The Lord grants his loving-kindness in the daytime;
in the night season his song is with me,
a prayer to the God of my life. (Psalm 42:10)

Into his outstretched arms, onto this pillar of the earth, Mary and Joseph set the world.

Just as Simeon is no mere old man, the child Jesus is no mere boy. The Word made flesh, without whom nothing was made that was made, rests in the praying arms of a strong tower, if we but had the eyes to see it.

What child do you know who is more than just a child, who represents the hopes and fears of a family?

What older person have you met whose strength, whose faithful wisdom, is hidden from view?

The Psalmist asks the question we might ask in our blindness, and then answers the way Simeon, a pillar of the earth, might answer.

Why are you so full of heaviness, O my soul,
and why are you so disquieted within me?
Put your trust in God;
for I will yet give thanks to him,
who is the help of my countenance, and my God. (Psalm 43:5-6)

What can the righteous do?

What can the righteous do?

When the foundations are being destroyed,
what can the righteous do?
The Lord is in his holy temple;
the Lord’s throne is in heaven.
His eyes behold the inhabited world;
his piercing eye weighs our worth. (Psalm 11:3-5)

Weighing our worth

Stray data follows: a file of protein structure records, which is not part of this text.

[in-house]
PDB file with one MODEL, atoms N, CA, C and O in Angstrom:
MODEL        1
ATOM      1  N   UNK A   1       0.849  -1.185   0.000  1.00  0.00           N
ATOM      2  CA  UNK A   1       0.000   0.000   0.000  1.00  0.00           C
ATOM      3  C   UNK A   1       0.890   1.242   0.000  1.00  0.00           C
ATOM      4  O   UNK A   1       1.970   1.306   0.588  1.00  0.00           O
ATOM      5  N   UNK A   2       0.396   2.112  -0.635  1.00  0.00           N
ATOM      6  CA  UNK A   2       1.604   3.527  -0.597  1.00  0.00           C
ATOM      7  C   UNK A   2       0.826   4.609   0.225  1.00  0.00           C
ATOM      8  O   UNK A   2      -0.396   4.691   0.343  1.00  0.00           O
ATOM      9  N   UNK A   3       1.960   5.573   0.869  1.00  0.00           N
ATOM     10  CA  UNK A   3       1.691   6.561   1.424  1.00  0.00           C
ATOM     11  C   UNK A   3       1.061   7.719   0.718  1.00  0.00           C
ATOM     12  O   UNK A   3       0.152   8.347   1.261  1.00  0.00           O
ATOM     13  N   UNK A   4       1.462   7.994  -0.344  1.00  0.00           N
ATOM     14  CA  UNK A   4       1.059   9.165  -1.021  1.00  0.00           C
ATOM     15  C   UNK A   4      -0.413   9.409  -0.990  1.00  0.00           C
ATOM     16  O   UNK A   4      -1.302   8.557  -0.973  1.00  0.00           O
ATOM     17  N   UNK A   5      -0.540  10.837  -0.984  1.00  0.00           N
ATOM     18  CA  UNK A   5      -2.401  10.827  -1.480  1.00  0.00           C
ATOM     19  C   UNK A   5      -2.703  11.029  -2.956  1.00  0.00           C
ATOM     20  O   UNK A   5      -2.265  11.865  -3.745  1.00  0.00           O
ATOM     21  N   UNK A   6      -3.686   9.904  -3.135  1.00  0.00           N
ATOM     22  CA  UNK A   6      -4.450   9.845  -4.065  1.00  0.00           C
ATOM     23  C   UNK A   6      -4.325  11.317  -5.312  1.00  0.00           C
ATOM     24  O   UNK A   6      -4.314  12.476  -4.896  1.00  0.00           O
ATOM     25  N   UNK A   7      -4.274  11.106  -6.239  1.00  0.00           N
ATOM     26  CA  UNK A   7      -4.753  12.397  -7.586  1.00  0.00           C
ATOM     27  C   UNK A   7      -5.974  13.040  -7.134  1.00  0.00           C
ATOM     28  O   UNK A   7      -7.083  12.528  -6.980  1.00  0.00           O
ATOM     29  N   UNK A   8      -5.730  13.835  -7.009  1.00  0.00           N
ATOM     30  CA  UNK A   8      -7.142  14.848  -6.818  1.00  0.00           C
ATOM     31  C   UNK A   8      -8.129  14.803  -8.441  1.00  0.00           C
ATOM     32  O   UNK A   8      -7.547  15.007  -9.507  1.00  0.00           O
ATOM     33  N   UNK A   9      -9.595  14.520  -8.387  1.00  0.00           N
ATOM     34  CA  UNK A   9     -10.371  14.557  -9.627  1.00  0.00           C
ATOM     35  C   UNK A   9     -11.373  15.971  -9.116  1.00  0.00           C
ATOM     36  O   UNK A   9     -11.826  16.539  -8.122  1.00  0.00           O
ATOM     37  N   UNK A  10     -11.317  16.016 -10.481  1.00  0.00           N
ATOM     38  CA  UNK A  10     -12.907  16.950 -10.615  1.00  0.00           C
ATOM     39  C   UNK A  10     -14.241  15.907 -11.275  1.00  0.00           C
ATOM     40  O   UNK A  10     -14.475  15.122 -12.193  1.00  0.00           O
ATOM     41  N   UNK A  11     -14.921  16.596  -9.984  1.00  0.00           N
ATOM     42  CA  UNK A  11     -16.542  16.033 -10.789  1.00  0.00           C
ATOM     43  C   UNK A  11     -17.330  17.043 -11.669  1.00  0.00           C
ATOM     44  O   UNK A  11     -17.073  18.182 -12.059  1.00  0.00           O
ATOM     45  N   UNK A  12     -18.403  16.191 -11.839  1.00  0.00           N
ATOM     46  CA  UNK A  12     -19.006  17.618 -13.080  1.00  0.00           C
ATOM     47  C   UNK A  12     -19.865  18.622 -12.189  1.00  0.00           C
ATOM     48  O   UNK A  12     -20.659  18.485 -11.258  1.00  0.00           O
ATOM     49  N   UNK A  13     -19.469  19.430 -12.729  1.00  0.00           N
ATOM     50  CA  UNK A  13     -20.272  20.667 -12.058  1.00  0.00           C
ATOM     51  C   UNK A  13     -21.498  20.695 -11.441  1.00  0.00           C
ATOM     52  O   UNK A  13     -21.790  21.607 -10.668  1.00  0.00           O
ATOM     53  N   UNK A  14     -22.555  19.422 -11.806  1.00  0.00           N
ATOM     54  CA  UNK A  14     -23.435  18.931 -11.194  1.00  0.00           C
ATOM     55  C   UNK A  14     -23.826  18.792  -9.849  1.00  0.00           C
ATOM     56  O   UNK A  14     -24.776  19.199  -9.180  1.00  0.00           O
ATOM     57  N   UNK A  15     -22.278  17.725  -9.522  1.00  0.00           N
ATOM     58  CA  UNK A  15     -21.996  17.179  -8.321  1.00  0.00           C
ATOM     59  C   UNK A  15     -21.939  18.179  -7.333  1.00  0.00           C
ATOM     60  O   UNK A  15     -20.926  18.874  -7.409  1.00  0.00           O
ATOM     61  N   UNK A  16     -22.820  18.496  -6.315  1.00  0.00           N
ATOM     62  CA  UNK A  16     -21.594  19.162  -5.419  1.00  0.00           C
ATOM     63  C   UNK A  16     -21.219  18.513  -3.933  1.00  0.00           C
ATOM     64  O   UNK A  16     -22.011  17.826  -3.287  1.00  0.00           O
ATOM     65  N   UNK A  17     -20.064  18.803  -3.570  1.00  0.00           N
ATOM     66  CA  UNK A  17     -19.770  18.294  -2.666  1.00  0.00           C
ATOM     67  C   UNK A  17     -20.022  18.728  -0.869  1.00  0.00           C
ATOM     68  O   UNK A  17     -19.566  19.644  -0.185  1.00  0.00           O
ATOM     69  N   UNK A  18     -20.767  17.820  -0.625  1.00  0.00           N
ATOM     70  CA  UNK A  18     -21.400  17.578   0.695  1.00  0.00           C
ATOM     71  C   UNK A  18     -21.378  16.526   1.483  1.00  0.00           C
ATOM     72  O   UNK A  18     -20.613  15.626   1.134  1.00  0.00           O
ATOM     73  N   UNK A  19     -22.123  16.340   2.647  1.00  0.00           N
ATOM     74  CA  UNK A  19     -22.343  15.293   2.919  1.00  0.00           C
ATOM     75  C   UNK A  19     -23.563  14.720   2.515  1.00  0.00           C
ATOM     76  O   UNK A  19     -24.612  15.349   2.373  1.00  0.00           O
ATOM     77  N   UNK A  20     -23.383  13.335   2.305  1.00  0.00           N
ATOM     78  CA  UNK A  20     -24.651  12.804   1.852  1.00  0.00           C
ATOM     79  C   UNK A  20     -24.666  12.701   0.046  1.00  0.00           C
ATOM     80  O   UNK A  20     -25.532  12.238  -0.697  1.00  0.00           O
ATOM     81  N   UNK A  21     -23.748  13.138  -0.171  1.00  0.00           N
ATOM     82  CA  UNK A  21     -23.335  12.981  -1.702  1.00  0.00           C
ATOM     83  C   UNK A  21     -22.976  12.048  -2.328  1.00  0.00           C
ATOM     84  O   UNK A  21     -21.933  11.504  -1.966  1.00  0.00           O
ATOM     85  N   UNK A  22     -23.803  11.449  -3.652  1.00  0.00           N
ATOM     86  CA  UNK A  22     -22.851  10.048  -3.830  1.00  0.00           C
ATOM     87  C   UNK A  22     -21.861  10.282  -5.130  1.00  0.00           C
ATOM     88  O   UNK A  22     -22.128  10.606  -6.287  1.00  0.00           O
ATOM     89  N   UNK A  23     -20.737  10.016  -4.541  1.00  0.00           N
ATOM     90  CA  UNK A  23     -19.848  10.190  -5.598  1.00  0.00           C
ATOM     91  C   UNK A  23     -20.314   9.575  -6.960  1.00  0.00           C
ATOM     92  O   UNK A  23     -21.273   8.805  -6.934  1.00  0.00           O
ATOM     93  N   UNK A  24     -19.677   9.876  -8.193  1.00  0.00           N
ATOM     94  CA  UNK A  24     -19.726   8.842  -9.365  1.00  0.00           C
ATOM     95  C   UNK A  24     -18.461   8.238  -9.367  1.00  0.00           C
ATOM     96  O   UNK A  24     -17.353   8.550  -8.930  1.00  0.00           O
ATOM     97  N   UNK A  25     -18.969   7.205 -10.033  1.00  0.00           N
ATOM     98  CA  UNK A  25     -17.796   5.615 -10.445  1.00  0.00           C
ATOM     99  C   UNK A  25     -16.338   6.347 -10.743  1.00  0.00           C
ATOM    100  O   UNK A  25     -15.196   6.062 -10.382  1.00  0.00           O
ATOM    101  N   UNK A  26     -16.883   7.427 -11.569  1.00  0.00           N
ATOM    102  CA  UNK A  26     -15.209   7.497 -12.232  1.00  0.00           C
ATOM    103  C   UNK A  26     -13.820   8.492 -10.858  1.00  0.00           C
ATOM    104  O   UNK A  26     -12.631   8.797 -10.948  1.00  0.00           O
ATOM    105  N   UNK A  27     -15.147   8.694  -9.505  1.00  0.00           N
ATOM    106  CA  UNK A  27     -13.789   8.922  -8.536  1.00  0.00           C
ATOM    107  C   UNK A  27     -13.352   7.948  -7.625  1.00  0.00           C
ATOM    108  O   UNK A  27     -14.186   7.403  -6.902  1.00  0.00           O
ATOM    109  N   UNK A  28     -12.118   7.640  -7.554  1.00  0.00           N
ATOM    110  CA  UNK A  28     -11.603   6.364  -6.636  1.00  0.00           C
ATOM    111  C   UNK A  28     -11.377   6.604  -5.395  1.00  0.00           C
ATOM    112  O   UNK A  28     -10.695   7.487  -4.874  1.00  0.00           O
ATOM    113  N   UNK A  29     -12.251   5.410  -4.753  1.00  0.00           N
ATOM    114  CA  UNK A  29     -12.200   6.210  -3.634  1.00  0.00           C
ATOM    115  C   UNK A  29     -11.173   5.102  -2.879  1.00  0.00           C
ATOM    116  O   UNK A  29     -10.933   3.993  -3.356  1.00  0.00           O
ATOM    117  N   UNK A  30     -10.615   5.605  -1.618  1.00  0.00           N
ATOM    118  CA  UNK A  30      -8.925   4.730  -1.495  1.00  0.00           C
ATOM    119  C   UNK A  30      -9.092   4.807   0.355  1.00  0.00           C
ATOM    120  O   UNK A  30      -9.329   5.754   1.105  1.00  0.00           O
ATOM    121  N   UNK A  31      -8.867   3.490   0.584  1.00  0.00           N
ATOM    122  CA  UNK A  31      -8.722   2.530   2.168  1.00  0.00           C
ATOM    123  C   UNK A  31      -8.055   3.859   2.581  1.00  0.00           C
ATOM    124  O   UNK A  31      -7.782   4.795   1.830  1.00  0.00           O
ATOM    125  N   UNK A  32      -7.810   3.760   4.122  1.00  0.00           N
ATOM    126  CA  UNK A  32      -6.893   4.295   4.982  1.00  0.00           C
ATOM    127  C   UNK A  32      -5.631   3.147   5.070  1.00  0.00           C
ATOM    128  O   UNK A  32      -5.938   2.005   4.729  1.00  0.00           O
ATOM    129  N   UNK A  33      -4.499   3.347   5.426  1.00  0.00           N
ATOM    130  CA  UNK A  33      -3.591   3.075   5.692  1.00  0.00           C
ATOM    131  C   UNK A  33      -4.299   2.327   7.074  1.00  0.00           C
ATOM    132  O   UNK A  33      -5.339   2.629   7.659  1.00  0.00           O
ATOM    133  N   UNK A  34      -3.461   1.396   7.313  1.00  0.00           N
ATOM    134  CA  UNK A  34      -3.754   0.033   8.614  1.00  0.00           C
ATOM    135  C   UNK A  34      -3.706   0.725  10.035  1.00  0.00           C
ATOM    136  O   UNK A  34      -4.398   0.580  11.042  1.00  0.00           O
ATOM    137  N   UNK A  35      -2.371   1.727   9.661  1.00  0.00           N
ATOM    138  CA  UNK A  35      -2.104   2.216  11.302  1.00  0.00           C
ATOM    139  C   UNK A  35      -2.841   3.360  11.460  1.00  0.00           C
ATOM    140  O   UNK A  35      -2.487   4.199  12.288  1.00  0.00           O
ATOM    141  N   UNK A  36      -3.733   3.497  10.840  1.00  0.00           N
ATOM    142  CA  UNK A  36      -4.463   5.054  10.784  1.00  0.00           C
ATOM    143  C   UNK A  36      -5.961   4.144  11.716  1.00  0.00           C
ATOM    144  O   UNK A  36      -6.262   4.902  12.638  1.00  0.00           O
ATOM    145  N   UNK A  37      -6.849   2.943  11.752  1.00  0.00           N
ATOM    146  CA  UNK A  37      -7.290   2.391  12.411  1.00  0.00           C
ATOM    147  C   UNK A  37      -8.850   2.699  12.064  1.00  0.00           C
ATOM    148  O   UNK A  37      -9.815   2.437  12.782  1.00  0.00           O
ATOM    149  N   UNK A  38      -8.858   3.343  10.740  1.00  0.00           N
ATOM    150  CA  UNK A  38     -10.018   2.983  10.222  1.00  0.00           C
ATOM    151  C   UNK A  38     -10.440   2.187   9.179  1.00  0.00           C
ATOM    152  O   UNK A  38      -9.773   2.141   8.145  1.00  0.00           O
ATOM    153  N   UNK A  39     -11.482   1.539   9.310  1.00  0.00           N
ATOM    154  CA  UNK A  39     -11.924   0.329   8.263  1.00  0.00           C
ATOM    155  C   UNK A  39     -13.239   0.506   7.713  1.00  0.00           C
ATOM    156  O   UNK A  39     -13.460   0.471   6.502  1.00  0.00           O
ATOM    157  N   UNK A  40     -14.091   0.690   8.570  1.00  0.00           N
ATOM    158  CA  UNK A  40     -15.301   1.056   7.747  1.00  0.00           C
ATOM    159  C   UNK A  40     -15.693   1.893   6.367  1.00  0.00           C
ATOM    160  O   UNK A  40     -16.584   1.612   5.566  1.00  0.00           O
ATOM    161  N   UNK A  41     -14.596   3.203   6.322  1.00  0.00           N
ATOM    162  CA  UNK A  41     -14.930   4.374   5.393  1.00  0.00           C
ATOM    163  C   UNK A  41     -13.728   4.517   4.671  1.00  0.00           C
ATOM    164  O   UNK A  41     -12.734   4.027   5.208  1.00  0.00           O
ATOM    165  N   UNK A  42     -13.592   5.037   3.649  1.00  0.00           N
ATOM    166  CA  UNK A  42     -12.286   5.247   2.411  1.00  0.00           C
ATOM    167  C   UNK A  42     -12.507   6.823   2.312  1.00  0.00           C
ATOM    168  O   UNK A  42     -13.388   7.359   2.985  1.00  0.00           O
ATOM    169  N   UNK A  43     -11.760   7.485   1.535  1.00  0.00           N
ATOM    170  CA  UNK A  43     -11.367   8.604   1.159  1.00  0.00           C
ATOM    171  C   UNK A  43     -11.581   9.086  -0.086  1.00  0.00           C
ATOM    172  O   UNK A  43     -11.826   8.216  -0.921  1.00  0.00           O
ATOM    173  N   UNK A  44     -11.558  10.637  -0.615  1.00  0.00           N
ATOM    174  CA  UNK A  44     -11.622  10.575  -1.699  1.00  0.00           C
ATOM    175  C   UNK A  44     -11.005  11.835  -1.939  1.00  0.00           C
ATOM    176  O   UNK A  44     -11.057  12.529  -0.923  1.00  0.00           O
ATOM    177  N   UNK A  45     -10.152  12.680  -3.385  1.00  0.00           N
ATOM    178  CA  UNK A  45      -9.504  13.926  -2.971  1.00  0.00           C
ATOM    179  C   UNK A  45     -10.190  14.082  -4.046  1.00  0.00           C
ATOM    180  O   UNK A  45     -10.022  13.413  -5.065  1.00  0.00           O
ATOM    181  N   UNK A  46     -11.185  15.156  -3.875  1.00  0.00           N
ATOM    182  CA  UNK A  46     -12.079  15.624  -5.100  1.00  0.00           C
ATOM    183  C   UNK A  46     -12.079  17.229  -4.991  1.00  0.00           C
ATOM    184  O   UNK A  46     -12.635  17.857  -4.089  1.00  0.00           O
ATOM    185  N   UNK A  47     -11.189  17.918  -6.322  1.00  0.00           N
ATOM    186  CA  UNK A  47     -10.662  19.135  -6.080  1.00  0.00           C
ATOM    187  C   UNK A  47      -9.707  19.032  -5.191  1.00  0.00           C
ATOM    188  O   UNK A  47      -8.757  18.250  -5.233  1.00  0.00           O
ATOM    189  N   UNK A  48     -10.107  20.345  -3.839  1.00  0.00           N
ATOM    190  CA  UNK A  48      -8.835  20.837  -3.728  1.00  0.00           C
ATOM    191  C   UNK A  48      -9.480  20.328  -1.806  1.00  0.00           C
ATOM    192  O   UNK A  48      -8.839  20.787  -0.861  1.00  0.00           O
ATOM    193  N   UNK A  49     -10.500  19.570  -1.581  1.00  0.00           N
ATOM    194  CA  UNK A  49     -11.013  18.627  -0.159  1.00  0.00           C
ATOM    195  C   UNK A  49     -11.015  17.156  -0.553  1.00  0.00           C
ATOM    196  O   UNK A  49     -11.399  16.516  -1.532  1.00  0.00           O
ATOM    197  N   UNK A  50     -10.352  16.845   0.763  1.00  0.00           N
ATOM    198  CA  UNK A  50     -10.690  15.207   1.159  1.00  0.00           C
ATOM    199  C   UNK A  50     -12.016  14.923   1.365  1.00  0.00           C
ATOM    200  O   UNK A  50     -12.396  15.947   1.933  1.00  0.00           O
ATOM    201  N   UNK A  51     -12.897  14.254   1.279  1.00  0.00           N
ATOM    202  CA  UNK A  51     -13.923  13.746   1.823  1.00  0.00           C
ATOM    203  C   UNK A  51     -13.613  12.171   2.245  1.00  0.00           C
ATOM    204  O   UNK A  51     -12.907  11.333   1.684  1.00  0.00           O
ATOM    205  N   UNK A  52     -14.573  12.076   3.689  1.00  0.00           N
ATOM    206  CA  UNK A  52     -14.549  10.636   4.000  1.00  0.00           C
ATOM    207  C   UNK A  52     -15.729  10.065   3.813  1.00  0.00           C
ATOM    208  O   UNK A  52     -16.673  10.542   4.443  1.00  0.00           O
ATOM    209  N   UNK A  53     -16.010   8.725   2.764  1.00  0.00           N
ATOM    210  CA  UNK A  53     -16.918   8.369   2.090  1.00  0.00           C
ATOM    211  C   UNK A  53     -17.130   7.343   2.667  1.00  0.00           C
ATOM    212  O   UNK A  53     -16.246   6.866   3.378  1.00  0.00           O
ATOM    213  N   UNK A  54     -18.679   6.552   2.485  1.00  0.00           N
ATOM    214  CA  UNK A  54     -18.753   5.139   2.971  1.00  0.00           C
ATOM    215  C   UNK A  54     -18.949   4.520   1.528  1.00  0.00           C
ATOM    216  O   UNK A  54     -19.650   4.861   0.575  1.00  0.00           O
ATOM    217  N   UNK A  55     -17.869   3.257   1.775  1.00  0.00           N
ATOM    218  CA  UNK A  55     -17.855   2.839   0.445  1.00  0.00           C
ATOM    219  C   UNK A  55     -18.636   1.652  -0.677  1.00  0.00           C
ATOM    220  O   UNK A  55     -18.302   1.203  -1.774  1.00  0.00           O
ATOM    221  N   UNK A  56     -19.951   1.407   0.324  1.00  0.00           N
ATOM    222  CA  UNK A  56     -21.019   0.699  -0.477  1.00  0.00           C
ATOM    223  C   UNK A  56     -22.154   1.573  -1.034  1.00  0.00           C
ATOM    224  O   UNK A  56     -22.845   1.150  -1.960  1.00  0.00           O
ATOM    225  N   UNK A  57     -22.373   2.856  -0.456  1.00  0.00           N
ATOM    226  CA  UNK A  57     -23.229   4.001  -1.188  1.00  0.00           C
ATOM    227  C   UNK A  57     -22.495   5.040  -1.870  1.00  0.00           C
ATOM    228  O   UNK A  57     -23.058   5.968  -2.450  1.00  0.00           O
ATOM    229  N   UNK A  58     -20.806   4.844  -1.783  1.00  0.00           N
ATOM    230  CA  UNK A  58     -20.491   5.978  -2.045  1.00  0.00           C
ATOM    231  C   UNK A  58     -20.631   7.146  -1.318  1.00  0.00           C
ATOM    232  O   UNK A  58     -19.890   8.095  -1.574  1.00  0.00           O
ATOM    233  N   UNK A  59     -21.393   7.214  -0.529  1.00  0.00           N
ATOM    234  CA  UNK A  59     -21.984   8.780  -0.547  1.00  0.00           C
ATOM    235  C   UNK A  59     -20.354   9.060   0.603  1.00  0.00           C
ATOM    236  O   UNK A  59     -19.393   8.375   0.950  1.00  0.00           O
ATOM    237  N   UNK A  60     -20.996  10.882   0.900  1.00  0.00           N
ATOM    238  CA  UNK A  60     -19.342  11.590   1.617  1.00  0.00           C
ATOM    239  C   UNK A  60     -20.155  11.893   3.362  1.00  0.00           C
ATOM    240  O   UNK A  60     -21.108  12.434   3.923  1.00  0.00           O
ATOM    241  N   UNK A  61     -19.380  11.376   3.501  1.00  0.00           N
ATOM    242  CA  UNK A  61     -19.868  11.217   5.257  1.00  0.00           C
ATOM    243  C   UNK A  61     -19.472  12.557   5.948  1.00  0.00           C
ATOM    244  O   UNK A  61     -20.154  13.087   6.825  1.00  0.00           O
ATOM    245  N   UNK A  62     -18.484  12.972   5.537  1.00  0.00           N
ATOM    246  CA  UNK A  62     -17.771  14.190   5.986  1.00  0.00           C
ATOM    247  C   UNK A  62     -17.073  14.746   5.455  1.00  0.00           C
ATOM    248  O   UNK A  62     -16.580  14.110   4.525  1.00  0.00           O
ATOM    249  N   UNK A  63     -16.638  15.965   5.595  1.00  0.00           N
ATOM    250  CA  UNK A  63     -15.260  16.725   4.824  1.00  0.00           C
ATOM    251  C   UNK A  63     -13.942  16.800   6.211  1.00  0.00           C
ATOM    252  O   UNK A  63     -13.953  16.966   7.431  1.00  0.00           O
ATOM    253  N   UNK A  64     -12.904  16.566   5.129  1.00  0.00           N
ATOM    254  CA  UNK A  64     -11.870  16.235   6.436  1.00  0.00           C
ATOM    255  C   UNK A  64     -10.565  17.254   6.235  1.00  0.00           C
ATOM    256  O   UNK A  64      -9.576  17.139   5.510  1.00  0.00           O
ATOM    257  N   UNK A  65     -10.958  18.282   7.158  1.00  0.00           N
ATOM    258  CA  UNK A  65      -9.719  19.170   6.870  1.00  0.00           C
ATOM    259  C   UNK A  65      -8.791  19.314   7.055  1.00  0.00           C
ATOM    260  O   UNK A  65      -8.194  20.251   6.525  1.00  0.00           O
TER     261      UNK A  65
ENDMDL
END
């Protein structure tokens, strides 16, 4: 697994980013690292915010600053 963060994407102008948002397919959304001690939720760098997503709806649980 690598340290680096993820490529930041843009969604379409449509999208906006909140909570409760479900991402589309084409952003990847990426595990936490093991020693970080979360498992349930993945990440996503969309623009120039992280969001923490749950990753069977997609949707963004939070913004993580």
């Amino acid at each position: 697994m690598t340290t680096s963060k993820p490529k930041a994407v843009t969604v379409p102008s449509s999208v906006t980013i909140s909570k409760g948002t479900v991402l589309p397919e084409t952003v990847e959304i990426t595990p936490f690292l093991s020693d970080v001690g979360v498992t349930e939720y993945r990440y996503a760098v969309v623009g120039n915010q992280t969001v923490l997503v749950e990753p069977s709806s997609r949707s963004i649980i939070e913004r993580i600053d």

When [the people] heard [the parable of the wicked tenants], they said, “Heaven forbid!” But he looked at them and said, “What then does this text mean: ‘The stone that the builders rejected has become the cornerstone’? Everyone who falls on that stone will be broken to pieces; and it will crush anyone on whom it falls.” When the scribes and chief priests realized that he had told this parable against them, they wanted to lay hands on him at that very hour, but they feared the people. (Luke 20:16b-19)

Who does he think he is?

I mean, seriously, what can we do?

This guy is in our church teaching, and there’s something not quite right about him. Who does he think he is?

No matter what question we ask him, he slips away sideways, and when we try to go in for the kill, we trip over his words and he makes us look bad. It’s aggravating! Someone should throw him out of here.

Trouble is, the kids love him. The young adults are coming back to church. Even the Rite One crowd seems to like him, and a couple of them cornered us after the service last Sunday and asked if what he said about the Bible was true.

Maybe the bishop can do something about him. Maybe we should call the cops.

What are we going to do?